The Government has published its final report from the Events Research Programme (ERP) in which it suggests outdoor unstructured ERP events, specifically festivals, posed the highest increased transmission risk from events examined as part of the programme.
It states that a number of factors were likely to have contributed to the higher transmission risk at festivals, including high rates of unvaccinated attendees, the structure of the events, behaviour of attendees leading up to and after events, and “the community prevalence at the time of the events”.
Among the festivals to be involved in the ERP were Live Nation’s 10,000-capacity Download and Sefton Park (cap. 5,000) pilots, and its full capacity Latitude Festival (40,000). The only other full-capacity music festival included in the ERP was Superstruct Entertainment’s Tramlines (40,000).
The report states that attendance at the mainly outdoor unseated events studied (Goodwood, Latitude and Tramlines), as part of the third ERP phase, were associated with a 1.7 fold increased risk of Covid-19 transmission among attendees.
It also found that across all events, where attendee Covid-19 vaccination status was self-reported, 87% of people who tested positive during the study period were unvaccinated.
The closing EPR report suggests venue operators and event organisers should consider their ventilation strategy, space utilisation, and movement of people as part of risk assessments tailored to each venue.
The latest guidance for venues and event organisers states, “High resolution fixed monitoring of air quality and people movement can be used to determine ventilation effectiveness and identify areas of higher risk to prioritise their improvement. For complex or large venues or high-occupancy events, specific mitigations are best developed in consultation with ventilation and crowd movement experts.”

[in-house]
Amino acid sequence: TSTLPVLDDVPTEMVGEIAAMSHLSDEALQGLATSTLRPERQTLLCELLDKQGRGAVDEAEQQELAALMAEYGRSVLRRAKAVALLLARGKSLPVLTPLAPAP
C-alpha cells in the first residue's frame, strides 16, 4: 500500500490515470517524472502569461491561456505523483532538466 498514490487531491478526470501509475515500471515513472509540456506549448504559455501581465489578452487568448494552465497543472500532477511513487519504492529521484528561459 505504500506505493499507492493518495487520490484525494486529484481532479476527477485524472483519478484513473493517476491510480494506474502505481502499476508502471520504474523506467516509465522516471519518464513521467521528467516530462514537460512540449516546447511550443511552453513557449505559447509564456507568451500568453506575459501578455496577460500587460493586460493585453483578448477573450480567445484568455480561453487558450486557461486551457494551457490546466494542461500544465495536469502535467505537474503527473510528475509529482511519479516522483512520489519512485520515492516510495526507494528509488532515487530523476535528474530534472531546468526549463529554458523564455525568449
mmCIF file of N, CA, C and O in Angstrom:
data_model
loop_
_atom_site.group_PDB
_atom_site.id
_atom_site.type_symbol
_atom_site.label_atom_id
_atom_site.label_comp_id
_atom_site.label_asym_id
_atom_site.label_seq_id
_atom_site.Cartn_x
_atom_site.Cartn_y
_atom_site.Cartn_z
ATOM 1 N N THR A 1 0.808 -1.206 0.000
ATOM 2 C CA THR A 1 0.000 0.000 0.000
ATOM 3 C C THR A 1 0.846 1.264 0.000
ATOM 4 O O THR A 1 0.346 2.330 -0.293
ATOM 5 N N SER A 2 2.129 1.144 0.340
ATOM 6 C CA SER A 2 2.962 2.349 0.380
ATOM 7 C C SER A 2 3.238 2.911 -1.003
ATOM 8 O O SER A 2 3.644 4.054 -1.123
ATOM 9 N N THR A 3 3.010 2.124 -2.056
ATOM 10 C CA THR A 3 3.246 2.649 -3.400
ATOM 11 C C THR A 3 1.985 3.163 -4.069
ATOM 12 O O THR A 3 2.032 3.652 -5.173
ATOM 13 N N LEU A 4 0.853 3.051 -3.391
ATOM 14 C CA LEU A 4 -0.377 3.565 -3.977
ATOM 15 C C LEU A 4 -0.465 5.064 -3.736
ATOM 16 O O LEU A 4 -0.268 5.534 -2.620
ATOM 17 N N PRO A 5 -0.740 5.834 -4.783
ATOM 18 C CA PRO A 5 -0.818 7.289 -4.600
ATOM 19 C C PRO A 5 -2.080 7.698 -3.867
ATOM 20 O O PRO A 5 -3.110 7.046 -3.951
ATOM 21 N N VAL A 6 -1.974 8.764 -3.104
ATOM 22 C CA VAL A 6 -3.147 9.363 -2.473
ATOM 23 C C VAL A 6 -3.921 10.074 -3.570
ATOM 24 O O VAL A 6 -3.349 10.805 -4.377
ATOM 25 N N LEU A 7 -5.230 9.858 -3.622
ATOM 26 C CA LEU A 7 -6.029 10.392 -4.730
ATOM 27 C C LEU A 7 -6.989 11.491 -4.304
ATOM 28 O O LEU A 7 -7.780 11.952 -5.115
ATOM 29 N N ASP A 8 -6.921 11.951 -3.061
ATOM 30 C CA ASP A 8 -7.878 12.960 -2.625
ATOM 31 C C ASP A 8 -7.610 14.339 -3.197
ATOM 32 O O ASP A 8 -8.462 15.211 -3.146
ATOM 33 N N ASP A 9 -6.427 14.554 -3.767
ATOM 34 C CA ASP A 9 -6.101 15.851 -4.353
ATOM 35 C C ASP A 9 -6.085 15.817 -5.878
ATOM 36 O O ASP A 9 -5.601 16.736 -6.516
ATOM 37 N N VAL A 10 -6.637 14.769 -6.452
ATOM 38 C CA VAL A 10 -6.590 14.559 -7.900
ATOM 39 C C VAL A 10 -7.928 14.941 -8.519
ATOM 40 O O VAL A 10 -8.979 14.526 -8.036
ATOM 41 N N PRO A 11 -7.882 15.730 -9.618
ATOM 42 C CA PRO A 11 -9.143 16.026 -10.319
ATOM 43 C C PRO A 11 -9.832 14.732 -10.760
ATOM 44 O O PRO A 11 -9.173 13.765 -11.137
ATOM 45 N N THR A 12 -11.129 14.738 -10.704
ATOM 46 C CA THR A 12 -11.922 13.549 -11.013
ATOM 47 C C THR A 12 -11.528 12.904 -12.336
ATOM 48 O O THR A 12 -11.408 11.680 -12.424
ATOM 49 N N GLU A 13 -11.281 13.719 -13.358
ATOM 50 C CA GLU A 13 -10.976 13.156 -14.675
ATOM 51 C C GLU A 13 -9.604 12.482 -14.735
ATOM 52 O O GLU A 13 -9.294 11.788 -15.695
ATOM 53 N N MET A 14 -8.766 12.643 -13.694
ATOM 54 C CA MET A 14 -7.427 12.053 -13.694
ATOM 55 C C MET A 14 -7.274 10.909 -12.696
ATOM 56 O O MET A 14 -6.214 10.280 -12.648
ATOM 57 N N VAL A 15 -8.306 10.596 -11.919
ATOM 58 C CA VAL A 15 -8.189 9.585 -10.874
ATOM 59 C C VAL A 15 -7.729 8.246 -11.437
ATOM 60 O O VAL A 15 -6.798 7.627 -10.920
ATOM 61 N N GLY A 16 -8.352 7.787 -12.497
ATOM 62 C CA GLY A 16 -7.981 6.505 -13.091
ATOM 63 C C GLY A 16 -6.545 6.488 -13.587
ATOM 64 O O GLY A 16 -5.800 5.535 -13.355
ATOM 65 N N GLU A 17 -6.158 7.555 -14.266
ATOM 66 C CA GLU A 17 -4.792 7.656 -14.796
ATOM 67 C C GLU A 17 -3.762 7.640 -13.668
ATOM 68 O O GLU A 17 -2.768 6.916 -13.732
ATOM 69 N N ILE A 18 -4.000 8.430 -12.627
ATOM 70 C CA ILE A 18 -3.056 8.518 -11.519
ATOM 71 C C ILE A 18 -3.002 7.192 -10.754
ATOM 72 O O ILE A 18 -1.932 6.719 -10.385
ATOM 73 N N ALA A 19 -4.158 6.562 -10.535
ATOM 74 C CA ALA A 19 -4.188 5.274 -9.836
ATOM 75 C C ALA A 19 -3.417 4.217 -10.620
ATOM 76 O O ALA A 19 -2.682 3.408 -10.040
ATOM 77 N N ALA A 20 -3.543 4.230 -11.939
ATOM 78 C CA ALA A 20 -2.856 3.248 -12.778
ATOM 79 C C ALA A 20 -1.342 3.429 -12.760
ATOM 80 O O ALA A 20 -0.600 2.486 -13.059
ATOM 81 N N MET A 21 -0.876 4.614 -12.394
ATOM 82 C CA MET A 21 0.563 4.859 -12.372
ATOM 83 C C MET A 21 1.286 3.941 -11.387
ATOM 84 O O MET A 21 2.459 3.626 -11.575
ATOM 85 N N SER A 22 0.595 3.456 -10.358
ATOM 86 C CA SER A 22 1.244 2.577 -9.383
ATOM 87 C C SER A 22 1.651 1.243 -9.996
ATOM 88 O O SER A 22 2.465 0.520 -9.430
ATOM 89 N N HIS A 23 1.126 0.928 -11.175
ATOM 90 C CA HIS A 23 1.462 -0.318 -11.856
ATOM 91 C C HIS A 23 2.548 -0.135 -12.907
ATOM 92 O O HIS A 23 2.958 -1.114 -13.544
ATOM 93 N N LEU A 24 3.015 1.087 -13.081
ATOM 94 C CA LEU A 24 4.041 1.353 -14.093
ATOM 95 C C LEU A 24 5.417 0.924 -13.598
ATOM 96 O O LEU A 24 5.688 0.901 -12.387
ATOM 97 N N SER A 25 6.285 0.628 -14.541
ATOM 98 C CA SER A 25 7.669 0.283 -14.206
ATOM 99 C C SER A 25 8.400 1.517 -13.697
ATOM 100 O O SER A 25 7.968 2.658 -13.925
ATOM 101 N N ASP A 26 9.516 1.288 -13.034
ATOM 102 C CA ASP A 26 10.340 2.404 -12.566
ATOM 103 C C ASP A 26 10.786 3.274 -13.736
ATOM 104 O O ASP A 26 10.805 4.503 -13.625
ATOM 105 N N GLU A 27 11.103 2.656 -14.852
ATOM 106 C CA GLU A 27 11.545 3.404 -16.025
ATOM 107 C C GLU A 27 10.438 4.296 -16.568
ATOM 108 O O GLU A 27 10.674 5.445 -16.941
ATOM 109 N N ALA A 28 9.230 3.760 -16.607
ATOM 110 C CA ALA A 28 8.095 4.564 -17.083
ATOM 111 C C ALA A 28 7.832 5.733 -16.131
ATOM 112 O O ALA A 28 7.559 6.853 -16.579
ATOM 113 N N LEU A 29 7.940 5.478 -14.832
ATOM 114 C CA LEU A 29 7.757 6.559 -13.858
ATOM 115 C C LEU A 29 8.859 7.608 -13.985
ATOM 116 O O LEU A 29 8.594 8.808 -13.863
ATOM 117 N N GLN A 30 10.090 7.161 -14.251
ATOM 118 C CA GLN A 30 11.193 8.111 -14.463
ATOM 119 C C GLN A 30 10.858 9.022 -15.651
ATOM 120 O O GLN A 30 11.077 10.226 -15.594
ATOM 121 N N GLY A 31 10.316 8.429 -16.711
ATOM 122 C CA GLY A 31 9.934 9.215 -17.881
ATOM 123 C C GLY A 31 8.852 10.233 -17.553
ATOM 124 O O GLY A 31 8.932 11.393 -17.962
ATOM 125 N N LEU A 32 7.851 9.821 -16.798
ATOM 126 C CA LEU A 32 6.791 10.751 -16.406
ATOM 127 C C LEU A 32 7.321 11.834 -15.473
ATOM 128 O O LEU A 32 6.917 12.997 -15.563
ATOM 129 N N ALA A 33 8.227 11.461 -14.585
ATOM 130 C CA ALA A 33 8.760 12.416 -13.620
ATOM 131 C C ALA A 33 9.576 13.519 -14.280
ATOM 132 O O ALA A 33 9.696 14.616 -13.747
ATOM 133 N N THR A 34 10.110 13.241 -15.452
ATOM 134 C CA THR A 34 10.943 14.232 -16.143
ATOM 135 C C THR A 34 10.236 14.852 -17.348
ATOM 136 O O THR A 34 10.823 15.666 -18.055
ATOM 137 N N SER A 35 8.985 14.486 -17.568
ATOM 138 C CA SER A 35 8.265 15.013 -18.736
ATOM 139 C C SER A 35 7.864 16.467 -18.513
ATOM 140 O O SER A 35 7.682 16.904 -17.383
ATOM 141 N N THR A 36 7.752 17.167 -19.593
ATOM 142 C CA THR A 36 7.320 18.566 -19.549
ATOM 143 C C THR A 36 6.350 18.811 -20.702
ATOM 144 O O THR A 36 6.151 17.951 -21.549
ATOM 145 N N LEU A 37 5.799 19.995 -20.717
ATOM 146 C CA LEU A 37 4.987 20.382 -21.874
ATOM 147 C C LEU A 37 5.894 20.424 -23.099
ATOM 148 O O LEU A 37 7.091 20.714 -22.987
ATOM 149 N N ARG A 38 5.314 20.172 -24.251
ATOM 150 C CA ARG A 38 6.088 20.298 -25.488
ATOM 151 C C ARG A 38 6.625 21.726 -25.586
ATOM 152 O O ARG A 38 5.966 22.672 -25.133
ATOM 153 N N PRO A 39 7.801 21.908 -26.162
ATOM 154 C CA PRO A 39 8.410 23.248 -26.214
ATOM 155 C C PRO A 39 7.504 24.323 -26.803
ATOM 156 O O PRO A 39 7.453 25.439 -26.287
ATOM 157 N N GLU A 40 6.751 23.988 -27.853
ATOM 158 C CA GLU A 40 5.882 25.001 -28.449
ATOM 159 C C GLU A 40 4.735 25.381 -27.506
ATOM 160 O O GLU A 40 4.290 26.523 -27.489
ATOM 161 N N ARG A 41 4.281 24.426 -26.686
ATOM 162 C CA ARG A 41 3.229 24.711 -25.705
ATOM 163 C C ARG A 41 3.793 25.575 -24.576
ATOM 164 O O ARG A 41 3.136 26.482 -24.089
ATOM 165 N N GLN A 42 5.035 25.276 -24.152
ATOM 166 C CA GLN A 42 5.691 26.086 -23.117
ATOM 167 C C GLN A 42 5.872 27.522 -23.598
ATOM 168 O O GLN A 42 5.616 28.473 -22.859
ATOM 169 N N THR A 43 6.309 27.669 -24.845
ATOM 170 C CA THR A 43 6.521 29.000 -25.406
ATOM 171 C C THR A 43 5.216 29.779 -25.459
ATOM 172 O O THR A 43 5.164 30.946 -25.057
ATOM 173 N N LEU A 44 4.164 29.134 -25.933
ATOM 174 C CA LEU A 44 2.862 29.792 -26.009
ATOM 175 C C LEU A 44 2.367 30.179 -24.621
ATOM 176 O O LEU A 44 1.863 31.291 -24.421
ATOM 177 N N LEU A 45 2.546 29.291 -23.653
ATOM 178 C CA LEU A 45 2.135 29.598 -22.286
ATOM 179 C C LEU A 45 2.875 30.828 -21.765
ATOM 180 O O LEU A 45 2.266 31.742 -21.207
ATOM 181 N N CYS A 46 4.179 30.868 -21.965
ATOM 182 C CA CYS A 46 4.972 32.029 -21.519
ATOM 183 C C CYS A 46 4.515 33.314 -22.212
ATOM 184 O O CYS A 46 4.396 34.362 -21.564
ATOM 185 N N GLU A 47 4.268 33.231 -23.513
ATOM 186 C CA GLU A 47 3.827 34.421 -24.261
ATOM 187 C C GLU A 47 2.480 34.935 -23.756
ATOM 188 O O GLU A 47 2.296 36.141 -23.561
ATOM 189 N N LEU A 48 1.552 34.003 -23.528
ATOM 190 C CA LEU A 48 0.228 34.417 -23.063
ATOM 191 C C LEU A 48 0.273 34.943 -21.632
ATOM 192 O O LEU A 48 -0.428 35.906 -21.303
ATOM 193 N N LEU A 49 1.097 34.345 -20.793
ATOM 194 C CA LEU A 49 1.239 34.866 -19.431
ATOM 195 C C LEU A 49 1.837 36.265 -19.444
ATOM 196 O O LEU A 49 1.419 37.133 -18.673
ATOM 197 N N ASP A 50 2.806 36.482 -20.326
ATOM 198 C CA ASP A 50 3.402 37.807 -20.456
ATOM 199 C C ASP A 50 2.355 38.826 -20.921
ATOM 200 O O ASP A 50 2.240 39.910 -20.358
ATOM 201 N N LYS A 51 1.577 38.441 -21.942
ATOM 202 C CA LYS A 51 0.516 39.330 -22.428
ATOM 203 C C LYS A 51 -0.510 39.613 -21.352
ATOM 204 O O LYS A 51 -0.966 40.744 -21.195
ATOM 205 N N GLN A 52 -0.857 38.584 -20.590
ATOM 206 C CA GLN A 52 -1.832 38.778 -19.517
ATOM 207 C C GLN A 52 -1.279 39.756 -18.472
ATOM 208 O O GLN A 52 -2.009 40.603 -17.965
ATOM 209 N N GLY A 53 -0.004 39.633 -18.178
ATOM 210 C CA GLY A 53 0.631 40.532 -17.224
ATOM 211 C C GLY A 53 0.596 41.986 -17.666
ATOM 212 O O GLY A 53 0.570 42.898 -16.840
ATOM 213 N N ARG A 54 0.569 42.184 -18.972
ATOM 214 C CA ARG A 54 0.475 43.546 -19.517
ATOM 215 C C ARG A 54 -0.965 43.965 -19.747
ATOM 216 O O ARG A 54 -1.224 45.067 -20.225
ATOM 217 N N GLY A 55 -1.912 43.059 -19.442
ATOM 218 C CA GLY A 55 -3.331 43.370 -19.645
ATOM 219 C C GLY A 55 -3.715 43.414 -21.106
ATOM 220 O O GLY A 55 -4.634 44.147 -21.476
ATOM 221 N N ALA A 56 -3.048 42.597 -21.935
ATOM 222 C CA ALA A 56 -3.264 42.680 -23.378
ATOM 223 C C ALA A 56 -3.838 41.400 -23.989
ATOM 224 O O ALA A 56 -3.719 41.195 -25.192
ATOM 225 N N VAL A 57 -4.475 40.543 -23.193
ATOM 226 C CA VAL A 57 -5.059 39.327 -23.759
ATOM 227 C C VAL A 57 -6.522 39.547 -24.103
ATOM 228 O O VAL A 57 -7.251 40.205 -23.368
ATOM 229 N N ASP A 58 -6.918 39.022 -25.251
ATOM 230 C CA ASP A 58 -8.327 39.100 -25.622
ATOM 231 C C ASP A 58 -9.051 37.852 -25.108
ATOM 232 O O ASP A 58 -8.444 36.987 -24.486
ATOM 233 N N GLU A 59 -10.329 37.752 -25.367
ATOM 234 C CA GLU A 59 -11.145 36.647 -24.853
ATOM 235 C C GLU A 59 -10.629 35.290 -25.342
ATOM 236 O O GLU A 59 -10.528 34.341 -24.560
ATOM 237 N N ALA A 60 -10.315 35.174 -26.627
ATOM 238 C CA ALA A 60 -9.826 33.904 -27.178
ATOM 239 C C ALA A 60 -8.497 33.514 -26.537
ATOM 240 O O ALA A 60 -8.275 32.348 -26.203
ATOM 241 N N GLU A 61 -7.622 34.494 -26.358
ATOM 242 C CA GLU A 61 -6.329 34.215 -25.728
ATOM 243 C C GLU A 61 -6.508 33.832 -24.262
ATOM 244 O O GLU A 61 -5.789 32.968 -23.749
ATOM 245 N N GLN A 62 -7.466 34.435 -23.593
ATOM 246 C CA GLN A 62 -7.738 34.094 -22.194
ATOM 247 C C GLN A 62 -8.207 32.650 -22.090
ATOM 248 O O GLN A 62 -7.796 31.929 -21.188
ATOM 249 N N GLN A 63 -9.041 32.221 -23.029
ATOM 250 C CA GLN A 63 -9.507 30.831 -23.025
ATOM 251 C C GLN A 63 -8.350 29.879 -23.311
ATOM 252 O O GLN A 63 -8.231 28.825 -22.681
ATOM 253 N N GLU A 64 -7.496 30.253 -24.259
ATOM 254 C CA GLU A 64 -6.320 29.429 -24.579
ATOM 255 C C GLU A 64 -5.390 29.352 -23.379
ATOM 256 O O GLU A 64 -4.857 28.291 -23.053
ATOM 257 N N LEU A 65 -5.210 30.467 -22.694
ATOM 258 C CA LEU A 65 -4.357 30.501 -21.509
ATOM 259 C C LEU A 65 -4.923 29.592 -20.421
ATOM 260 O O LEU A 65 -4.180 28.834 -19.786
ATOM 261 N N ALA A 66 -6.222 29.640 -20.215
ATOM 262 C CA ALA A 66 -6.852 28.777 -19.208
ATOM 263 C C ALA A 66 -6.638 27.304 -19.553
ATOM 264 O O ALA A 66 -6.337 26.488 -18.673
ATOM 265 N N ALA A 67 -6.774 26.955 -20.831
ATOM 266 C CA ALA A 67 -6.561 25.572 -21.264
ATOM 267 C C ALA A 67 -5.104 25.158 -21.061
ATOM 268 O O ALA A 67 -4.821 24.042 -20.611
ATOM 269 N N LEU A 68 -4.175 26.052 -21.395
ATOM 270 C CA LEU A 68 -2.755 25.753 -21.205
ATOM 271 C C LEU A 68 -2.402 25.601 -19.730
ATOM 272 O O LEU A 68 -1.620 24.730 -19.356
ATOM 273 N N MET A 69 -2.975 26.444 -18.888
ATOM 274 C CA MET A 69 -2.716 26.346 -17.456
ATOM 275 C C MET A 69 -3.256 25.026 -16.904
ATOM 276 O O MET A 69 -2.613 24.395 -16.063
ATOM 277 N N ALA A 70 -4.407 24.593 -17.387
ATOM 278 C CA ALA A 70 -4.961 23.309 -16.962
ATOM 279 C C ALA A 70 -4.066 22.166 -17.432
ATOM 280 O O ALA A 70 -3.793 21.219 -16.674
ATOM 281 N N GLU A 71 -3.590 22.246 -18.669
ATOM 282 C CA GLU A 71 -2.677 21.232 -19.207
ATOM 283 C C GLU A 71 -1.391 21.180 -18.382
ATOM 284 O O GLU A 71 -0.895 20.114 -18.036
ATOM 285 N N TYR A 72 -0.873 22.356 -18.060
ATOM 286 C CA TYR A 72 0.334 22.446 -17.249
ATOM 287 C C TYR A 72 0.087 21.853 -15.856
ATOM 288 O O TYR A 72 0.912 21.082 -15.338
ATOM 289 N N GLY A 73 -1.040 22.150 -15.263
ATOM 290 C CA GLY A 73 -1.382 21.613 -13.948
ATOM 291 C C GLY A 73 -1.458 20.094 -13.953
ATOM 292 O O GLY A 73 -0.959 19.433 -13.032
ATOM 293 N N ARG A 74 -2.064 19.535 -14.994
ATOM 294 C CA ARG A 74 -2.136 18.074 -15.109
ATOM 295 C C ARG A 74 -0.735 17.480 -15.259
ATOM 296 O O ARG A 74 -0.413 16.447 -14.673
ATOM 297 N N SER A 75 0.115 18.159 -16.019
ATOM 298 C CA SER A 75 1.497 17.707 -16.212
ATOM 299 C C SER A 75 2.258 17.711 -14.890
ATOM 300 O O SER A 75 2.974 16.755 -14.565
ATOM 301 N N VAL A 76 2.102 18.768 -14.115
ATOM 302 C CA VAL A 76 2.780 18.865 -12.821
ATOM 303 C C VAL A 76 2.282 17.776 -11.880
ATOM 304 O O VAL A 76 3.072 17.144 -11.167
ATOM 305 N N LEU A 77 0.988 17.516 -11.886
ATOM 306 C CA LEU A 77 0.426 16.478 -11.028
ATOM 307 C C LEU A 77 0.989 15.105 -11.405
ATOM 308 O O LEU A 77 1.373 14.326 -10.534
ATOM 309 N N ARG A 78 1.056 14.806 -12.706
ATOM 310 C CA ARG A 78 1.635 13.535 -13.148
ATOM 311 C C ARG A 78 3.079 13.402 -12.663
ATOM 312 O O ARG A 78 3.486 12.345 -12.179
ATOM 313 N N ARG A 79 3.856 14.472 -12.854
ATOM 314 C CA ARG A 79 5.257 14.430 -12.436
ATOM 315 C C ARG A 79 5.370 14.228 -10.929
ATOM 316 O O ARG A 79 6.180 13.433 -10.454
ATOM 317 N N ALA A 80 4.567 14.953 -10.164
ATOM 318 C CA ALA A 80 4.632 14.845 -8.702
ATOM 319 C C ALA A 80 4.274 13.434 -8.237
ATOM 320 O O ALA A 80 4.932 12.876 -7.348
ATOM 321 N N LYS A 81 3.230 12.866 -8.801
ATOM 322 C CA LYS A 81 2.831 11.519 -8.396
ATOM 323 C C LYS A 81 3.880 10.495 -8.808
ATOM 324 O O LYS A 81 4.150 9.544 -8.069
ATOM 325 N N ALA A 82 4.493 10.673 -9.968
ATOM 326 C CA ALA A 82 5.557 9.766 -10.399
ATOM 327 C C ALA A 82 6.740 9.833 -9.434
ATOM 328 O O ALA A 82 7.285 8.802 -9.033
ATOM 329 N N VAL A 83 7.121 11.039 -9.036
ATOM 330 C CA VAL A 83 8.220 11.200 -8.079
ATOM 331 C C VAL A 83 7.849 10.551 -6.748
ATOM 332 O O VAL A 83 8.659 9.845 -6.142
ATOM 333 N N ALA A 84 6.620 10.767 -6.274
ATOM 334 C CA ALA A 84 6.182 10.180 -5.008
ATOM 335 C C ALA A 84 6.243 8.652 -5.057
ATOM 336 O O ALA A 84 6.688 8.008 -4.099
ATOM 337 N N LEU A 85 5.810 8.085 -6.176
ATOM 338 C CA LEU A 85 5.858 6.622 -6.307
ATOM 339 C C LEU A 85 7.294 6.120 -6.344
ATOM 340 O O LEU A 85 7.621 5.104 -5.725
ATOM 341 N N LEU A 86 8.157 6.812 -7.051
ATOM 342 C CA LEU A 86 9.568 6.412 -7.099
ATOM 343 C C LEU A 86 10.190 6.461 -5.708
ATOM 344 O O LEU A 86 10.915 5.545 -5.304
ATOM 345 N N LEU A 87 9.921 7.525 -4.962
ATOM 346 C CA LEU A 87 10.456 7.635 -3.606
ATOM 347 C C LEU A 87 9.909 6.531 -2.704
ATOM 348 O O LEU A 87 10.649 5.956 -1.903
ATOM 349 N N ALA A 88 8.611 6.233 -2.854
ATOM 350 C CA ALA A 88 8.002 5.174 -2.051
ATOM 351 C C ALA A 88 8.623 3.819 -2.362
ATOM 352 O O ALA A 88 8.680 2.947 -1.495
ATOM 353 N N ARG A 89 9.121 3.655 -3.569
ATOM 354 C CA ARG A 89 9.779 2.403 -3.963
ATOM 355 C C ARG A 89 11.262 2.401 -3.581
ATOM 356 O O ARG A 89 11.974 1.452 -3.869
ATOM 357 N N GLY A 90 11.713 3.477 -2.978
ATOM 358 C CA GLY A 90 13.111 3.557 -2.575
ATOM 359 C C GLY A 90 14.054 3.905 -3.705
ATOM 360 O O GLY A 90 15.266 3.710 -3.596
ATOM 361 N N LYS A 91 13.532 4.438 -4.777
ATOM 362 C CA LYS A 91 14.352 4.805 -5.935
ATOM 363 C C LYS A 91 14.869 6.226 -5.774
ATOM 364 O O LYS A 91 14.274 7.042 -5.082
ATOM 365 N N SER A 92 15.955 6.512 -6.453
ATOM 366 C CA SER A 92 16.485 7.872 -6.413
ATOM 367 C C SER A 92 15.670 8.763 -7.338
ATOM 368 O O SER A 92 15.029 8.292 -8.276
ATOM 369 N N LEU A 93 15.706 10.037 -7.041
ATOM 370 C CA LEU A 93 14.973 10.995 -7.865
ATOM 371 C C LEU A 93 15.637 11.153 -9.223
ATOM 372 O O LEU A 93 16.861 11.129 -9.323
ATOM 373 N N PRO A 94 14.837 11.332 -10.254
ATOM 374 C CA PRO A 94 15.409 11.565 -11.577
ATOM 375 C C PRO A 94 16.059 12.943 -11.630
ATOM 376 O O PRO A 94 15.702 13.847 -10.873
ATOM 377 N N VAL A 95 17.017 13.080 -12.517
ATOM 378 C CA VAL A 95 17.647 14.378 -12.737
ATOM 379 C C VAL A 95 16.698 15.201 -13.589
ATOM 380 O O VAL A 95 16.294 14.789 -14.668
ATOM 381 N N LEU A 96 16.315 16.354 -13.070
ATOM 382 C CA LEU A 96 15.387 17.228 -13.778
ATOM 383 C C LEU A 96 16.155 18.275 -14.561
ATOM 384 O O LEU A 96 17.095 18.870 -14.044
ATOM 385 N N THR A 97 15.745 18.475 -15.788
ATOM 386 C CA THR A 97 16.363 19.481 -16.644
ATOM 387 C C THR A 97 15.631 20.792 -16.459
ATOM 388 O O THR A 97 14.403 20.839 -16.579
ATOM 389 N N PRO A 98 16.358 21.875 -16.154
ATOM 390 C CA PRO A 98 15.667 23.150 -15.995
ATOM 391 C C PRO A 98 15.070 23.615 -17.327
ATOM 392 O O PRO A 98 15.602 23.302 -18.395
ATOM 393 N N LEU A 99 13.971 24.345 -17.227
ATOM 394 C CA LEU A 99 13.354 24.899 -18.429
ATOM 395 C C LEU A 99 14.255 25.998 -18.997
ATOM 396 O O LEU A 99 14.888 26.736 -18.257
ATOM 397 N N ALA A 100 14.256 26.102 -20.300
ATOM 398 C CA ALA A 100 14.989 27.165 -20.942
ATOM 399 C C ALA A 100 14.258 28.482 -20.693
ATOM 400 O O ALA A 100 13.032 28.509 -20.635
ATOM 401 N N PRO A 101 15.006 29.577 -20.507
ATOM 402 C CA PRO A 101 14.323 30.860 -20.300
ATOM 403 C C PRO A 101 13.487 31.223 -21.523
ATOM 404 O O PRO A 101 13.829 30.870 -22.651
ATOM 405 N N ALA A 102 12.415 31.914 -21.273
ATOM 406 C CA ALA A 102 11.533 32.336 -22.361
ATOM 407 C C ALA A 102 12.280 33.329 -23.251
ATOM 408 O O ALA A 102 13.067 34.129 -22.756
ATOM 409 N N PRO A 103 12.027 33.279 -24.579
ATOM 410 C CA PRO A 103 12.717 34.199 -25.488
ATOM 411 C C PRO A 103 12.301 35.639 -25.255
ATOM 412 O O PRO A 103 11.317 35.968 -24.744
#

The report found that good quality ventilation, for given occupancy levels, was observed in nearly all of the spaces monitored within the ERP but unstructured settings, where attendees were standing and could move around a space, were more likely to be associated with pockets of high crowding.
The research also found that visitors to events were more likely to wear face coverings when advised to do so – but noted that government rules on masks varied over the course of the study.
Minister for sport, tourism, heritage and civil society Nigel Huddleston said, “The programme has provided an important template for event organisers the world over to continue to be able to plan their events safely and that’s great credit to the scientists behind this world-leading study.”
Professor Dame Theresa Marteau, chair of the Events Research Programme Science Board, said, “We have gathered large amounts of data that can be used by the scientific community worldwide, event organisers and government for the best understanding to date of the risk of transmitting coronavirus at live events and how we can best keep this risk low.”
More than 2 million people were observed at 31 events as part of the ERP. The full report can be found here.